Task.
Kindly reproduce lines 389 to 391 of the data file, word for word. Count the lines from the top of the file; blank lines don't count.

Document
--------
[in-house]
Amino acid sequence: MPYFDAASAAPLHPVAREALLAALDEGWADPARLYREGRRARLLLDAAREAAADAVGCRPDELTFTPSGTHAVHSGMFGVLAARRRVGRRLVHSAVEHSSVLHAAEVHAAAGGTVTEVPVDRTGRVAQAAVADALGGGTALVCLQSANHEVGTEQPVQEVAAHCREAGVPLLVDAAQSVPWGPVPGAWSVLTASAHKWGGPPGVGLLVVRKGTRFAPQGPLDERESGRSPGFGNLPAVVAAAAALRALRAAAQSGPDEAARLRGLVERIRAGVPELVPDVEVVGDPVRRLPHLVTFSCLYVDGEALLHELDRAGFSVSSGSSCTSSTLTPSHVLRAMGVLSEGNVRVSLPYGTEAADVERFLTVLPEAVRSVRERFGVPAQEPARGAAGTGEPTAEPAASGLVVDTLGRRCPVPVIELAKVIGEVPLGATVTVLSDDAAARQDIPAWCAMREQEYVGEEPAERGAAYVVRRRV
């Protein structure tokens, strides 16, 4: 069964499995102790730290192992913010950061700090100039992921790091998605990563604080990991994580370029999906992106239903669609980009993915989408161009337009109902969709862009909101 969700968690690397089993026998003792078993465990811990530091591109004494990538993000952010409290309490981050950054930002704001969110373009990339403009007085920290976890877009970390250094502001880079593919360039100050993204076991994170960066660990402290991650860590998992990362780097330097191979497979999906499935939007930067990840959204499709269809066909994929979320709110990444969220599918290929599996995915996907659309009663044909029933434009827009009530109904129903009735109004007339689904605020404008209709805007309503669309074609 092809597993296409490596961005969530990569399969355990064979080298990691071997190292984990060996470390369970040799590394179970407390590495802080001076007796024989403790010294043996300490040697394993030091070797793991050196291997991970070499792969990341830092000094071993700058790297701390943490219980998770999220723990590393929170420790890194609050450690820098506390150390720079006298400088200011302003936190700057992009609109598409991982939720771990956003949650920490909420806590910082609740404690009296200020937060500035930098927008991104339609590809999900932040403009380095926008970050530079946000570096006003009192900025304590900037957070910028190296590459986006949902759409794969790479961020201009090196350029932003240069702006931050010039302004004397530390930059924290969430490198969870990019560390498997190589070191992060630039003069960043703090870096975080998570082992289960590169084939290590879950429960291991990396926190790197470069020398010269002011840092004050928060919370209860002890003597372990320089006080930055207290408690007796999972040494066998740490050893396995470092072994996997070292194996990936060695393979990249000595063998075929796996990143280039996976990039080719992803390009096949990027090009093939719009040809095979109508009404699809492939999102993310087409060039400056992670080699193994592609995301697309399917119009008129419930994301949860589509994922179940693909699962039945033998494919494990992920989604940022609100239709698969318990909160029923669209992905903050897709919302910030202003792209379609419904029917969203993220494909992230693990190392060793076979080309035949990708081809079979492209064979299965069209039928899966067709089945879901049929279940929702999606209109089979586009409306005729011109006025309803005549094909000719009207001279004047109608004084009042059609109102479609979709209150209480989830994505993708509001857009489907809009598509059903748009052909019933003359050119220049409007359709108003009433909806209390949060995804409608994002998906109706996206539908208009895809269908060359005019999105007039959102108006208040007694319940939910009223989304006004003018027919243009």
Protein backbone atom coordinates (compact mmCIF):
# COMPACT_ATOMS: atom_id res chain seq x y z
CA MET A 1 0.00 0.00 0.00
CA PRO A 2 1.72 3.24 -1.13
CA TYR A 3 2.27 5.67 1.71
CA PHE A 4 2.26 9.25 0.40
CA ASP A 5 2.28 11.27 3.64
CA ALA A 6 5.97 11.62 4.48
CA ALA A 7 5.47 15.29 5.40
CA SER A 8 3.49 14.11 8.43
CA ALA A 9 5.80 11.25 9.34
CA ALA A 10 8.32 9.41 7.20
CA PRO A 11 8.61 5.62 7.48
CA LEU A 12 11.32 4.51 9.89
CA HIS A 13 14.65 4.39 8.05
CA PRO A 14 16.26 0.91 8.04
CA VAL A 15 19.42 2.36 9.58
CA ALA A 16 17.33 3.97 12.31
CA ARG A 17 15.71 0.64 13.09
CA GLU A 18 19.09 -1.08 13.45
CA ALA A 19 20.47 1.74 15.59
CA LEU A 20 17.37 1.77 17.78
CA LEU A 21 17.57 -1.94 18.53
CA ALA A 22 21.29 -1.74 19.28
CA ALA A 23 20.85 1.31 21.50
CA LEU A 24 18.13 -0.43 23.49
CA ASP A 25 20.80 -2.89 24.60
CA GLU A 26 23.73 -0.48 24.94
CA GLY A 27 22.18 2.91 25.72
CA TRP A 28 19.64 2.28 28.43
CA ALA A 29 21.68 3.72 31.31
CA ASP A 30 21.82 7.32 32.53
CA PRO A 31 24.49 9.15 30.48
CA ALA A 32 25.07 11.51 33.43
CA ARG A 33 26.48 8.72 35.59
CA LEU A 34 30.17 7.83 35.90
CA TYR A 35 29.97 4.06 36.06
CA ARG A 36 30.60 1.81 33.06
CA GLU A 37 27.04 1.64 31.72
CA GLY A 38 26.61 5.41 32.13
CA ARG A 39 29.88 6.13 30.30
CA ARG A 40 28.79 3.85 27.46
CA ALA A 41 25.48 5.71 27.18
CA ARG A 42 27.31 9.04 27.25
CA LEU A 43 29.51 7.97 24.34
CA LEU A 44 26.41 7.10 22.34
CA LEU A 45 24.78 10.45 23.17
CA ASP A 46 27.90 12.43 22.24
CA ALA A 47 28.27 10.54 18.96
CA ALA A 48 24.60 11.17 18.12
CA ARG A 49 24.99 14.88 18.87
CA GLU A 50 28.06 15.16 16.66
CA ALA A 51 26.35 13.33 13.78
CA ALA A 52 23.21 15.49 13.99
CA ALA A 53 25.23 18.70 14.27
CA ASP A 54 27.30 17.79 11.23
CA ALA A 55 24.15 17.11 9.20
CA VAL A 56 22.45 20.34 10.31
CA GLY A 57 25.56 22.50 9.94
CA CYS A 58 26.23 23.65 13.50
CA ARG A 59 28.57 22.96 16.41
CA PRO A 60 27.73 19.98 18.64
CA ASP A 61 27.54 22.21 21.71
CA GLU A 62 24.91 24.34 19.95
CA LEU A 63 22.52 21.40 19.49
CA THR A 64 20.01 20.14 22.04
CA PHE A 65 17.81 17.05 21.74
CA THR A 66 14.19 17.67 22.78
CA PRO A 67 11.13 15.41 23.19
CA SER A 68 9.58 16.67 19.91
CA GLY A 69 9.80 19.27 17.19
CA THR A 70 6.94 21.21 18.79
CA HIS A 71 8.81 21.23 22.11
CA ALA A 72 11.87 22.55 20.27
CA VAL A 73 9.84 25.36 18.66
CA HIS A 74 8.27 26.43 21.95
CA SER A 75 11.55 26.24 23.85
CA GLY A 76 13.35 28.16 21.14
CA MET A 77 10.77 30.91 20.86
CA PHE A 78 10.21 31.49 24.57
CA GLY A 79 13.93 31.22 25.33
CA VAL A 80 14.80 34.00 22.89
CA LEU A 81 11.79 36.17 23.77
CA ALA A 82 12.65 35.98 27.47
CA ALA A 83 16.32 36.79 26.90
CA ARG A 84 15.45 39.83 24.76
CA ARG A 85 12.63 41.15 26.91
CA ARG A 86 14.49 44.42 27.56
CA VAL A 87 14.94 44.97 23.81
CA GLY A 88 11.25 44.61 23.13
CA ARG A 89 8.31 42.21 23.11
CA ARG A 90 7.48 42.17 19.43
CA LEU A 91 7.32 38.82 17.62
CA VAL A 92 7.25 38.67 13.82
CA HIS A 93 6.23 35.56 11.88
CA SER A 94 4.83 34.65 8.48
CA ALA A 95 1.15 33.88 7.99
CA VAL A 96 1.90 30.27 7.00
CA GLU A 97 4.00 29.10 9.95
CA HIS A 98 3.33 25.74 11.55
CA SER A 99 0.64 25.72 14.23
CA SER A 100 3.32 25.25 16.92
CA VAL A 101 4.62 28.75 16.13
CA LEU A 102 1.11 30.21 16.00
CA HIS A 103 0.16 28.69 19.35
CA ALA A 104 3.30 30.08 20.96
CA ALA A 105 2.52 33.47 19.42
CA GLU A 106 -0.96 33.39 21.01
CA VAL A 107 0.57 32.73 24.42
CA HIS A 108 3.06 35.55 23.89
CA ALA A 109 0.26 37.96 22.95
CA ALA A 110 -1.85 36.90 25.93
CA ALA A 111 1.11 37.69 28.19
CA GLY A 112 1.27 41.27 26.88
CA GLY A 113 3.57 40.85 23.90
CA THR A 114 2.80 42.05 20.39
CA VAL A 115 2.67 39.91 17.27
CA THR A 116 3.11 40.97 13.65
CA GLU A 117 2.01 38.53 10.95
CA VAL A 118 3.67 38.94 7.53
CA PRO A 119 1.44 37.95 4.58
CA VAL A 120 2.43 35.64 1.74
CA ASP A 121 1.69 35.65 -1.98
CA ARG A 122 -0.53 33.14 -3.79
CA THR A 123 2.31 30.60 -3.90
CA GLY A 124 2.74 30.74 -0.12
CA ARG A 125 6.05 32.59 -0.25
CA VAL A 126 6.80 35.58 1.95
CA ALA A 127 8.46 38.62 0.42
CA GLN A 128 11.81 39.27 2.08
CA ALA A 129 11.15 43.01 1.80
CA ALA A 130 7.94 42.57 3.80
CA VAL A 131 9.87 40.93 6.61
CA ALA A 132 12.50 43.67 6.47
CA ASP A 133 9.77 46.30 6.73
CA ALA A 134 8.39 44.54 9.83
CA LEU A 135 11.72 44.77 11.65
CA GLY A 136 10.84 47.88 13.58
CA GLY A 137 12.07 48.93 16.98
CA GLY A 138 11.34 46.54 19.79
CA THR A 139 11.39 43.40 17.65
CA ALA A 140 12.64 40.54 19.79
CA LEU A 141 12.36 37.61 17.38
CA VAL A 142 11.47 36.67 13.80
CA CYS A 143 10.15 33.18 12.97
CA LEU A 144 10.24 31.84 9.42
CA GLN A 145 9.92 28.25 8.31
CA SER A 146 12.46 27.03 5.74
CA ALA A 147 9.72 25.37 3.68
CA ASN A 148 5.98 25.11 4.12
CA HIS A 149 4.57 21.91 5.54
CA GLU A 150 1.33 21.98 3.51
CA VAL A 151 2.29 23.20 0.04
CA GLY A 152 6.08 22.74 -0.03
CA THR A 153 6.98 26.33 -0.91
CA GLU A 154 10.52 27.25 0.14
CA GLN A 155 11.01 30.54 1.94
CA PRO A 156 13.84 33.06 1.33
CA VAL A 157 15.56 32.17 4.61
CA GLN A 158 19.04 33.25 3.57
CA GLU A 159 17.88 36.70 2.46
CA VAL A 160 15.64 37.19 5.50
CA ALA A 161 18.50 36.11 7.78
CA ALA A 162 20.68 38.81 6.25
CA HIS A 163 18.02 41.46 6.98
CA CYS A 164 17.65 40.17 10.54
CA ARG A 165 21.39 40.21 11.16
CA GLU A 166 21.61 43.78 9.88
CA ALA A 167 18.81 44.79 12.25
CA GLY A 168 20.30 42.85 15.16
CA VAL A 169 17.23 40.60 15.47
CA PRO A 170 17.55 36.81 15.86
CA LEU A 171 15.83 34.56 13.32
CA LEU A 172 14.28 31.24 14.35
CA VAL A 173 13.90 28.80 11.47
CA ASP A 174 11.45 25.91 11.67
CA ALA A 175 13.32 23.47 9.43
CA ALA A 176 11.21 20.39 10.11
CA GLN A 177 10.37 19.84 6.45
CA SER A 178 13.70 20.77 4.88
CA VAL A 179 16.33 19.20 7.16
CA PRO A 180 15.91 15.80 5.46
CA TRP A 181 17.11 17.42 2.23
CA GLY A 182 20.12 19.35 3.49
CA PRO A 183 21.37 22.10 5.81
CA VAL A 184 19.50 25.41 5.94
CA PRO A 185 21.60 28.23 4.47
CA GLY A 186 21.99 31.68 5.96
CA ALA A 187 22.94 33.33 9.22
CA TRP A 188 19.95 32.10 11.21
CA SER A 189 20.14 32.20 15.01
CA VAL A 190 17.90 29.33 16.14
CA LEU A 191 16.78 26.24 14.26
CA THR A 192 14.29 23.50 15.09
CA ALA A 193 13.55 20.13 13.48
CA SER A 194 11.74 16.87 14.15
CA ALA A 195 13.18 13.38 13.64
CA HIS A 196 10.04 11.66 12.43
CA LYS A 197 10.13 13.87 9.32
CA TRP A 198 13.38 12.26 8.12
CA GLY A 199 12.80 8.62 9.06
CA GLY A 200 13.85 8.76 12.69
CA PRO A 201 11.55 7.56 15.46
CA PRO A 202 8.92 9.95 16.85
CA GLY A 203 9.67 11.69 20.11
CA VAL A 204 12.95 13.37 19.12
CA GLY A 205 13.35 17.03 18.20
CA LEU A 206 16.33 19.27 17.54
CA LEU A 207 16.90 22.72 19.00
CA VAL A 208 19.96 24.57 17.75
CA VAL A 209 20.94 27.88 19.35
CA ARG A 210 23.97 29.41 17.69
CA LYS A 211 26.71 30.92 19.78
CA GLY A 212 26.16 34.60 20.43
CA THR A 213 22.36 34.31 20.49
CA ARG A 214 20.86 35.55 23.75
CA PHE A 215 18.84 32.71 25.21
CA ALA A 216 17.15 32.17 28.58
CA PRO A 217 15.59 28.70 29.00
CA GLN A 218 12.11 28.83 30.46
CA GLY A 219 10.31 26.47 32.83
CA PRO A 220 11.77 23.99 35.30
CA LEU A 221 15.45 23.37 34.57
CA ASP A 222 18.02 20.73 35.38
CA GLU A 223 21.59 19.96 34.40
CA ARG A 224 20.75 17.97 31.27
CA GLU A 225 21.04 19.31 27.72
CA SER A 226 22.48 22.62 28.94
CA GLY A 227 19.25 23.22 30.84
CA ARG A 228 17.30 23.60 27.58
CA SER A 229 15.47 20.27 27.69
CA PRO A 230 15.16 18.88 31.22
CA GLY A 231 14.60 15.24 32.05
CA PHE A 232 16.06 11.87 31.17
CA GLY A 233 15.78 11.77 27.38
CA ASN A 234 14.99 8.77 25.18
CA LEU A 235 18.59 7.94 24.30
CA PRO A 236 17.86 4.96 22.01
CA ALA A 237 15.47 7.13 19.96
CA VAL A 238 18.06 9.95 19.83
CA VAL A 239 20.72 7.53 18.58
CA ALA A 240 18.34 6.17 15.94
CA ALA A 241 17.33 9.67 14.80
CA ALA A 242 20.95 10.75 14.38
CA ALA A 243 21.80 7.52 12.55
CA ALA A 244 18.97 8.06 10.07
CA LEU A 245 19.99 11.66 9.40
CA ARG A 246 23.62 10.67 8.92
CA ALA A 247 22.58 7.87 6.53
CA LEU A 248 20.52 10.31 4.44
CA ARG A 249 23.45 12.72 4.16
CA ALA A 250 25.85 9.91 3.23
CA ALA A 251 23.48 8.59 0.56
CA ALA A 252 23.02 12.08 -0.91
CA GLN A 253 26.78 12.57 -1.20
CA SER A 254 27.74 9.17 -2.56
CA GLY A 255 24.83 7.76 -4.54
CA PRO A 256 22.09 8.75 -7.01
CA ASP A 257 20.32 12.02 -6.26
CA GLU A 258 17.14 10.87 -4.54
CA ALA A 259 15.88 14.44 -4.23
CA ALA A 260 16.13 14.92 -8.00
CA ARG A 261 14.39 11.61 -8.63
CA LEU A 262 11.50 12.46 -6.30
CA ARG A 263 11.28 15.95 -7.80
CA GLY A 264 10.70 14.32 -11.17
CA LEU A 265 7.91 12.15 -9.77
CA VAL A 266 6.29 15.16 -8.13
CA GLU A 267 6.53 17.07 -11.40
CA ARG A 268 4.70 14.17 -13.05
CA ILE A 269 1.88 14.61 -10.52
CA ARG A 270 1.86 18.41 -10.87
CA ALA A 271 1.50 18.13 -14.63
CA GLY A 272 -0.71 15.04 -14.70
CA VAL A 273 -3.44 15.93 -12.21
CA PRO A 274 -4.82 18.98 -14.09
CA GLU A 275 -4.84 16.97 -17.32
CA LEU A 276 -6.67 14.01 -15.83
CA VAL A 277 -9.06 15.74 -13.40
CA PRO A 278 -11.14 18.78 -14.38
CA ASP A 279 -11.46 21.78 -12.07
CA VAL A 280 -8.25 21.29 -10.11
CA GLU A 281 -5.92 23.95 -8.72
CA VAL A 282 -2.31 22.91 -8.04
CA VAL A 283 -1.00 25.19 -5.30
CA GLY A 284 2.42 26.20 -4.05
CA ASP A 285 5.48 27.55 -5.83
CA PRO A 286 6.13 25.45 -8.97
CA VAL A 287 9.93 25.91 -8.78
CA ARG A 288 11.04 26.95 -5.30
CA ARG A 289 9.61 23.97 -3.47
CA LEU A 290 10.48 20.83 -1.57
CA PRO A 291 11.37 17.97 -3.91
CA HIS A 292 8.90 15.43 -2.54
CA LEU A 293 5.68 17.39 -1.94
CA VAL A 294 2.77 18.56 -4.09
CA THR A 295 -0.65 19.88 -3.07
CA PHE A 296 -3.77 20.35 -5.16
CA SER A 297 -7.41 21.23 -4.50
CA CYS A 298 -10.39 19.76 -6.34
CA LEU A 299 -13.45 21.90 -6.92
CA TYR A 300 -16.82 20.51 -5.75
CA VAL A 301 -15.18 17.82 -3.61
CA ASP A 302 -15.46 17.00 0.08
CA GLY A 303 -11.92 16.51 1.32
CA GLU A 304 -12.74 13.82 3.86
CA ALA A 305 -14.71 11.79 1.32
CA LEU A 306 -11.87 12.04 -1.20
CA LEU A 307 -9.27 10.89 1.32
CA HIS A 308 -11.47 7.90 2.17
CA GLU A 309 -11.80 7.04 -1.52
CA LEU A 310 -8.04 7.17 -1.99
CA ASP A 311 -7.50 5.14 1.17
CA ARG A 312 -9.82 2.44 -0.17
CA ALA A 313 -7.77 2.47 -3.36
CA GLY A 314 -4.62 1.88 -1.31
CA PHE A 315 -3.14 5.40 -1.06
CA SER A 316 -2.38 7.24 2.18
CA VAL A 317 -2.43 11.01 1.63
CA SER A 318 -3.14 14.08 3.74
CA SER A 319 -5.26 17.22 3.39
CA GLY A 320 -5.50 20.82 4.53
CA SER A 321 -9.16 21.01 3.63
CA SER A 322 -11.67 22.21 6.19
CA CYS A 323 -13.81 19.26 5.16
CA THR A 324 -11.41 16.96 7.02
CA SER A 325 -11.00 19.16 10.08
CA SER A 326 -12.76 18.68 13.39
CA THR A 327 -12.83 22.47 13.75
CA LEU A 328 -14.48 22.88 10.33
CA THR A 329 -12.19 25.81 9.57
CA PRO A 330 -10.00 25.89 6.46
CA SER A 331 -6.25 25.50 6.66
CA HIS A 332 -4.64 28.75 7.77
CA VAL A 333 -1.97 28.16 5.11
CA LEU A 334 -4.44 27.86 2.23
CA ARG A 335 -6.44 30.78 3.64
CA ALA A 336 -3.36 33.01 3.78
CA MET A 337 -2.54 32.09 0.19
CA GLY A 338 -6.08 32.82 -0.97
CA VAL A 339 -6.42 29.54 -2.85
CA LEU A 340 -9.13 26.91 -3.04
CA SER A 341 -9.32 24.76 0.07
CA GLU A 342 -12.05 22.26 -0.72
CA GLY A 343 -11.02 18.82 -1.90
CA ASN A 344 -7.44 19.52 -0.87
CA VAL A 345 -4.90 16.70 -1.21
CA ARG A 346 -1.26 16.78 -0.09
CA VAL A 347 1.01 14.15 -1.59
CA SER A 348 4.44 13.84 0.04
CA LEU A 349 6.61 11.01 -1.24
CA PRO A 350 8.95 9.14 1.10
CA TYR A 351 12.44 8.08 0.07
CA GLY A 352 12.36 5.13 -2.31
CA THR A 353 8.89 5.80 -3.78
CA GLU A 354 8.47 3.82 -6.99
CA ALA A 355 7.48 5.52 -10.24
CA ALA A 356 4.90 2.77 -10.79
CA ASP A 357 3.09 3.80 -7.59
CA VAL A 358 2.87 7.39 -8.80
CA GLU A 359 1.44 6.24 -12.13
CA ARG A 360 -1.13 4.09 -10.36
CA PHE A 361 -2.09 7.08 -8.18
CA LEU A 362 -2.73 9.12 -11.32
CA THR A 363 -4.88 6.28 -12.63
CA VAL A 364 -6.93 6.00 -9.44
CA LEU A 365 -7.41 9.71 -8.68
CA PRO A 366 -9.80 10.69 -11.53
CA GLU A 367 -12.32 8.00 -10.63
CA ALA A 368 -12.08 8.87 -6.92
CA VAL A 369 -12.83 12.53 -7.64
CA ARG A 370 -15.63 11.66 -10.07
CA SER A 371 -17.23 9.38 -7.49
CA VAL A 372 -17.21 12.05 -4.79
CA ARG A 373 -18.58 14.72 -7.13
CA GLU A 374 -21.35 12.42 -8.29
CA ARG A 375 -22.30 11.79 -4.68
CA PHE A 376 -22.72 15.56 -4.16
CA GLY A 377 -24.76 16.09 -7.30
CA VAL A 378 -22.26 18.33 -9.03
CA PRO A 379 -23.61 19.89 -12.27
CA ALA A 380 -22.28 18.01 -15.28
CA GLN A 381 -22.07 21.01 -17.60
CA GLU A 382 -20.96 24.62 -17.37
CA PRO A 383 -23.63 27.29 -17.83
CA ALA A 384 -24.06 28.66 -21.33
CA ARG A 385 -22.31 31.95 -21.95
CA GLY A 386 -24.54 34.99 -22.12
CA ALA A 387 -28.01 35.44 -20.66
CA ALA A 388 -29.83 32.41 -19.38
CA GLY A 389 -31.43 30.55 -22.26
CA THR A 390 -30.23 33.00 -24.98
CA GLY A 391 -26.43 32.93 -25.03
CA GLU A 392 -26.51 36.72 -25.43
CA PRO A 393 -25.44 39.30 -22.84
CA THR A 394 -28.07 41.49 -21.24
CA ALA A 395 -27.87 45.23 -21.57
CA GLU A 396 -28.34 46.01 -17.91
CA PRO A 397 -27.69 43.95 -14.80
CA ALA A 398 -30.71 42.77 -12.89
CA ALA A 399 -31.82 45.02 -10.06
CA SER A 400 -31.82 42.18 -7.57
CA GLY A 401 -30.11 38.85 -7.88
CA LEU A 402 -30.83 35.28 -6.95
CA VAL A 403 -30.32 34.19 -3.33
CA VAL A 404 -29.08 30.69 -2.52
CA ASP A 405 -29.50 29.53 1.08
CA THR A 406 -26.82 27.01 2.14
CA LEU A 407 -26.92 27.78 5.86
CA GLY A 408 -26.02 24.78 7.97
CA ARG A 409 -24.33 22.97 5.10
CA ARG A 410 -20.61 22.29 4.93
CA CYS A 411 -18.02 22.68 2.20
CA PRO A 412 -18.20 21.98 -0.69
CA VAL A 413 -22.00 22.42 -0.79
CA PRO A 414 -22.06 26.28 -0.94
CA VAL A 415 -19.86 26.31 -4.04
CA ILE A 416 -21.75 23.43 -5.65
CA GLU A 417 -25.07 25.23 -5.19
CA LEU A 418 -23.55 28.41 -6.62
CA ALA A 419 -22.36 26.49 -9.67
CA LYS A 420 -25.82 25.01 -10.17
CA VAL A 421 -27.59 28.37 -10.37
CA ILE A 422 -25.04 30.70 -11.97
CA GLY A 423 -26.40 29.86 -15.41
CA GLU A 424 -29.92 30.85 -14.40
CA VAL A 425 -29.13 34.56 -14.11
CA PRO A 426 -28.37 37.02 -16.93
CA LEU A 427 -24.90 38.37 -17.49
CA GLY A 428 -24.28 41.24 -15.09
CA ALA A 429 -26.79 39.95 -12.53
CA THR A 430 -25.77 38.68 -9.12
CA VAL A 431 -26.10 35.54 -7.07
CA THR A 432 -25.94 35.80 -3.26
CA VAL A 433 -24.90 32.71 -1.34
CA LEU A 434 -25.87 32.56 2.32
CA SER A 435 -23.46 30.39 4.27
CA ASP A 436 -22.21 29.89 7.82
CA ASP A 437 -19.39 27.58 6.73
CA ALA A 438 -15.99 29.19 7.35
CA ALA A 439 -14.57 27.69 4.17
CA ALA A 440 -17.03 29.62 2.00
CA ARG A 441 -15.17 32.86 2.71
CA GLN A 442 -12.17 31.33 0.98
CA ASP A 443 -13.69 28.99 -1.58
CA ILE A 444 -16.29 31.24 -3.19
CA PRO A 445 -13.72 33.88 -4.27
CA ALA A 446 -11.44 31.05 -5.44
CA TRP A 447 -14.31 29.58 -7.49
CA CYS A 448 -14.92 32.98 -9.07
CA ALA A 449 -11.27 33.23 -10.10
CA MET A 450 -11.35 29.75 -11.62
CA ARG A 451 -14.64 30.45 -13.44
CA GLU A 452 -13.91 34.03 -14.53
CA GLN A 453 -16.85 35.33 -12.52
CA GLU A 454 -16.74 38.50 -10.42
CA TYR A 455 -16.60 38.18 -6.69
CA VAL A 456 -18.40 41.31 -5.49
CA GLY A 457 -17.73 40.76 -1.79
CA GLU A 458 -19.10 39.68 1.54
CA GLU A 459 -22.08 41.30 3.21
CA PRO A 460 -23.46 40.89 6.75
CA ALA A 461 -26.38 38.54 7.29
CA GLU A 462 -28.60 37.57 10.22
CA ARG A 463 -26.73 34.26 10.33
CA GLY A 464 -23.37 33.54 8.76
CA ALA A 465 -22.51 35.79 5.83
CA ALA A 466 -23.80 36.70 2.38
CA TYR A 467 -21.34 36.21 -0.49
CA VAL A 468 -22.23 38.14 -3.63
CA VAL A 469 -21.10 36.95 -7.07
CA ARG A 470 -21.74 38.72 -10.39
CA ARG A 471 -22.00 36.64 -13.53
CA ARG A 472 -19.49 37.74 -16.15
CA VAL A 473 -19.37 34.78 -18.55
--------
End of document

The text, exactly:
CA ALA A 384 -24.06 28.66 -21.33
CA ARG A 385 -22.31 31.95 -21.95
CA GLY A 386 -24.54 34.99 -22.12